Written By: Gerrick King
Although I am only 26 years old, I have worked at almost all types of fitness environments. Commercial gyms, strength and conditioning / sports performance facilities, physical therapy clinics, hospital exercise physiology settings, luxury fitness clubs, and corporate wellness. I have also networked with the fitness field's elite and have studied the craft extensively through schooling, certifications and seminars.
My approach to personal training has been shaped by my experience and exposure to different individuals and work environments in the fitness industry throughout the last 8 years. Throughout this time, I have always stuck with and followed the same training philosophy, "Absorb what is useful, discard what is not". Wherever I go, I try to "pick the brains" of everyone around me and learn and extract as much information from them as possible. I take what I learn and analyze it, then I apply what I find useful and implement into my own training style. I like to think that this mentality and pursuit for more education has kept me quite humble (some of you will probably roll your eyes at this); I am one to admit that I don't know everything.
To me, personal training is about solving problems, people problems. To effectively solve these problems you must first gather information. My approach to personal training comes in 5 distinct stages:
1. Assessment - All new clients are put through a comprehensive assessment process that helps me set some baseline measurements so that I can record the client's progress over time. Utilizing Gray Cook's Functional Movement Screen (FMS), I evaluate and identify any imbalances in strength or mobility that a client may be dealing with. I am also looking for any weak links, pain, discomfort and any postural issues/limitations.
2. Program Design - After gathering all the information from the assessment process, I then start designing their exercise program. The right exercise program will depend on a variety of factors like their age, fitness level, goals, medical history and schedule. The program design stage is the most tedious in my opinion because you have to be able to visualize the client's progress over a long duration of time and plan accordingly. Every exercise that I program has a reason and an intention, I don't put exercises in just to make you sweat (Throwing shade at Orange Theory and F45). I find that a lot of trainers have trouble creating an exercise program that is a perfect fit for their client; a program that isn't too hard but at the same time not too easy for them and also getting them to their fitness goal in the shortest amount of time as possible.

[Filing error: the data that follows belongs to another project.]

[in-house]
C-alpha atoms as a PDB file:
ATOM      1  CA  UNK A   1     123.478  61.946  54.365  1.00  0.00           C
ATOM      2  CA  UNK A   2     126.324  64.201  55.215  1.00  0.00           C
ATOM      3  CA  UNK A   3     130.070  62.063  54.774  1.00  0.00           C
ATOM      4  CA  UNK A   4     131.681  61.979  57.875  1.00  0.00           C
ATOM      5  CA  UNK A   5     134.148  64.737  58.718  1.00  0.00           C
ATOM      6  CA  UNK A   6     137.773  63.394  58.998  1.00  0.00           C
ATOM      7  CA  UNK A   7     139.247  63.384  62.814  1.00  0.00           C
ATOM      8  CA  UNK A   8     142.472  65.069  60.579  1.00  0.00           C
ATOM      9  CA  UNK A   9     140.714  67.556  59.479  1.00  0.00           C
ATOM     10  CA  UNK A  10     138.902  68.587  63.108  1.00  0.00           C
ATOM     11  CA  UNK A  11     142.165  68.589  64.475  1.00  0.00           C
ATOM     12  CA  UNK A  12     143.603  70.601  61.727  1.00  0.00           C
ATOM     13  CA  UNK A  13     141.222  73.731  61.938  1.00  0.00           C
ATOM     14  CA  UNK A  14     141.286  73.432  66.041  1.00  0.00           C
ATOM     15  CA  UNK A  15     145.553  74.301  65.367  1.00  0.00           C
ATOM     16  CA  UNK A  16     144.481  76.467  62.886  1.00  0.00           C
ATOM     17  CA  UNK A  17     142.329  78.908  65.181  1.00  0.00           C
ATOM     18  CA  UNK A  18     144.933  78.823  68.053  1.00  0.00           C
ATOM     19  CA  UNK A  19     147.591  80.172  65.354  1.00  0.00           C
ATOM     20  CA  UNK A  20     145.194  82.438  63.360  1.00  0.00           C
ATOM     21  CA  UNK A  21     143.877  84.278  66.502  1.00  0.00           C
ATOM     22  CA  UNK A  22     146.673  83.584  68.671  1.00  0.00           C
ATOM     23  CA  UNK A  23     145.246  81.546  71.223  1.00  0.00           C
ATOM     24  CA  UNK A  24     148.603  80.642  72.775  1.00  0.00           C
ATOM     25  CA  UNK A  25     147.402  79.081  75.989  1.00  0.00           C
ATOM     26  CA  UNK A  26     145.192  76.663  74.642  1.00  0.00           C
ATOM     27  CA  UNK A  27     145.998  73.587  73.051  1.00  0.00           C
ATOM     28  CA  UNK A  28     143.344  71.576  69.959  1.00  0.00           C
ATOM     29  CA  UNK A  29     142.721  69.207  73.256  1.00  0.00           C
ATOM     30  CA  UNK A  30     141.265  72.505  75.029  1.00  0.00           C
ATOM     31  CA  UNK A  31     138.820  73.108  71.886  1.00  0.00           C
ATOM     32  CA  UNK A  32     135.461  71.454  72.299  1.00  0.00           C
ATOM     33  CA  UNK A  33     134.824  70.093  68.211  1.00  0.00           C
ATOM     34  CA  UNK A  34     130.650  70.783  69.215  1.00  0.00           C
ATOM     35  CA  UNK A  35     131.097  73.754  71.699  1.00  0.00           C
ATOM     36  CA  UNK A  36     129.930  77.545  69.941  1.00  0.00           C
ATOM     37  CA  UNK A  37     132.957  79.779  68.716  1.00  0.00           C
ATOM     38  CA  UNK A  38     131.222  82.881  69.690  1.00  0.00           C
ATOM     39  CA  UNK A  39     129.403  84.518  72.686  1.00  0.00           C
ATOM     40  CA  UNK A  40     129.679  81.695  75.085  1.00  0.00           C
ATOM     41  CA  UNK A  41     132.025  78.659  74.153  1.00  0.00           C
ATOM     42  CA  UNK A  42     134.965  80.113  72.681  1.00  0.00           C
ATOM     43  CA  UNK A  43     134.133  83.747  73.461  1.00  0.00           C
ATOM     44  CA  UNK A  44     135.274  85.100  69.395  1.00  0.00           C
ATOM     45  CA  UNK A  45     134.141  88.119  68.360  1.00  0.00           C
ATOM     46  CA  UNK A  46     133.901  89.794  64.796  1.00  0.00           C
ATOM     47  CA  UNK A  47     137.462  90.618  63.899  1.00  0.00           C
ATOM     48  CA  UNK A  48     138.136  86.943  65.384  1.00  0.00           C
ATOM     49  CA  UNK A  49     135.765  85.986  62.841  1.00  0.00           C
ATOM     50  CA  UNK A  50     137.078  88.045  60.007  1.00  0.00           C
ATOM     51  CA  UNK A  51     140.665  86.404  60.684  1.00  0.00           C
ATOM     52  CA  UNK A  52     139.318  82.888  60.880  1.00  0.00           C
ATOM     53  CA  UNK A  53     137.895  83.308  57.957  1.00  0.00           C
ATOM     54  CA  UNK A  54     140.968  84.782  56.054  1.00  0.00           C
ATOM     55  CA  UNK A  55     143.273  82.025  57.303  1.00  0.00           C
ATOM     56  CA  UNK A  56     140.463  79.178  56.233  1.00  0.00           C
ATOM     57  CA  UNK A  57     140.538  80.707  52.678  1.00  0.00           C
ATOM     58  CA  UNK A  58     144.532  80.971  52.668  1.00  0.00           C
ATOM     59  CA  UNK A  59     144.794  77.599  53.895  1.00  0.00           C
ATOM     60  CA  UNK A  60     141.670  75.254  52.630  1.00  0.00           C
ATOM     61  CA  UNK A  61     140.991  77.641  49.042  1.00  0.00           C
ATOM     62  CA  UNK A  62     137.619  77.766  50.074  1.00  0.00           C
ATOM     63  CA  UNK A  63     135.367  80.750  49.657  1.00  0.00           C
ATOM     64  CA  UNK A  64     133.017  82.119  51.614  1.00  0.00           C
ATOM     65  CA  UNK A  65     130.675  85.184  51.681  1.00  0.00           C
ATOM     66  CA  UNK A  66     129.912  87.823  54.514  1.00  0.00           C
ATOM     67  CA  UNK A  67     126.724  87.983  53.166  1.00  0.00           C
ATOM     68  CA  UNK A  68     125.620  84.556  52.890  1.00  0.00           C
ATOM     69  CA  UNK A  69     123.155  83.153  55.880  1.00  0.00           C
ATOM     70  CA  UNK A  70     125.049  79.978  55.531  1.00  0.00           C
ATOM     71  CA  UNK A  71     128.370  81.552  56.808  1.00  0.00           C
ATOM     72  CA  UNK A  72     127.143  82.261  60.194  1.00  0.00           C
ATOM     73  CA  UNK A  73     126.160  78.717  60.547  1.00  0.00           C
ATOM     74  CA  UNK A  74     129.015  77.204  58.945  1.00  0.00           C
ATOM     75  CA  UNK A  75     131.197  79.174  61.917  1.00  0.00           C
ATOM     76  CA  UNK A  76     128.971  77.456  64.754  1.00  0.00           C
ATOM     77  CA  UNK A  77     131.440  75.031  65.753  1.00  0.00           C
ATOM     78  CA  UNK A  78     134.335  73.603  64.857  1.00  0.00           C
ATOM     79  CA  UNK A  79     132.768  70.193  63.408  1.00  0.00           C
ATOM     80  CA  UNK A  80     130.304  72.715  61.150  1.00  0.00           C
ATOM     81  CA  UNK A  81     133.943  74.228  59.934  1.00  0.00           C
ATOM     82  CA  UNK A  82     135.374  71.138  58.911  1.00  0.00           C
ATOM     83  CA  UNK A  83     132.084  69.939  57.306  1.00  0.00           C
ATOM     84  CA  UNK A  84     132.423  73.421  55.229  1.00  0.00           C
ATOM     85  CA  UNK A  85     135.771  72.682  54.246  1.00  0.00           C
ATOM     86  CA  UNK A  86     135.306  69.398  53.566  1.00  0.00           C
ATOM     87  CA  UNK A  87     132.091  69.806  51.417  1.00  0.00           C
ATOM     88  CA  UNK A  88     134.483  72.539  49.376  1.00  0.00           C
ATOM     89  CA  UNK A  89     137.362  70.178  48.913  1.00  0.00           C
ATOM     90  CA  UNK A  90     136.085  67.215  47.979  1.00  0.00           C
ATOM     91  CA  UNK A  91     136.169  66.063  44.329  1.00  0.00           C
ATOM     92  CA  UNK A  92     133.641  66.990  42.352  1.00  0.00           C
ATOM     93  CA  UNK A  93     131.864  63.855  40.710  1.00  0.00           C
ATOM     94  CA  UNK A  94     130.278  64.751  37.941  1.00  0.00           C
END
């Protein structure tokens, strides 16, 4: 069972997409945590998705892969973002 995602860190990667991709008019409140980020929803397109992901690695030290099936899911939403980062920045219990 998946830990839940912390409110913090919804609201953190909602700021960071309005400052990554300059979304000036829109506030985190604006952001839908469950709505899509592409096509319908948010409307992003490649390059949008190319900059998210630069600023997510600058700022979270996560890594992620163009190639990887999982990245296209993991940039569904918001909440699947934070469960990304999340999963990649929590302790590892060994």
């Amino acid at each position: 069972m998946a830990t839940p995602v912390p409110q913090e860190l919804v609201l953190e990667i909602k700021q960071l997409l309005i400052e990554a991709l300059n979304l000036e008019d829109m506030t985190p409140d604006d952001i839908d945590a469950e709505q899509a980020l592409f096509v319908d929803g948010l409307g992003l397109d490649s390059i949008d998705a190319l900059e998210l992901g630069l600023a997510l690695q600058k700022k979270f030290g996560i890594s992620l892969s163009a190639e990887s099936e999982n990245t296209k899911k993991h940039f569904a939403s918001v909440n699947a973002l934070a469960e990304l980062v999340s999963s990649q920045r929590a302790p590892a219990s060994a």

3. Education - This is the phase that differentiates me from other personal trainers. There are a lot of trainers that purposefully program their client's exercises so that the client feels like they "need" to be with their trainer because they can't do it by themselves. And honestly, you'll have those clients that just want to show up and do what their told and leave. I train with the mindset that my clients will hopefully no longer need me later on and will be comfortable and confident training on their own or take my classes. Teaching form and explaining why and how to do certain exercises and having your client fully understand what your saying truly takes skill. My clients should be able to read a program that I write (full of my exercise abbreviations) and be able to complete the workout after working with me.
4. Training (Execution of Program) - When I first started personal training, I was really awkward, quiet and nervous about messing up; it was social anxiety. That quickly goes away with practice, the more personal training sessions you do the better you get at it. I've completed over 12,000 personal training sessions so I think I'm starting to get the hang of it (lol). I'm a pretty quiet person so I've always been more of a listener and people watcher and this shows in my training style. I am more analytical and only like to talk when spoken to or when correcting exercise technique. Actually, personal training isn't hard at all, the set up to get to this point is more difficult. I approach a training session as a scheduled hang out with a friend, I'm only there for support and to observe that the program that I've created is being implemented correctly and efficiently.
5. Repeat - Depending on how many sessions I have the client for, I either repeat the process when their training session package ends or after 6-8 weeks of training. This is significant because this is where we measure progress. I revisit the information gathered from the initial assessment and re-test and measure to see what changes and improvements have been made. Then adjust the program accordingly.
WORD. K. THX. BYE.
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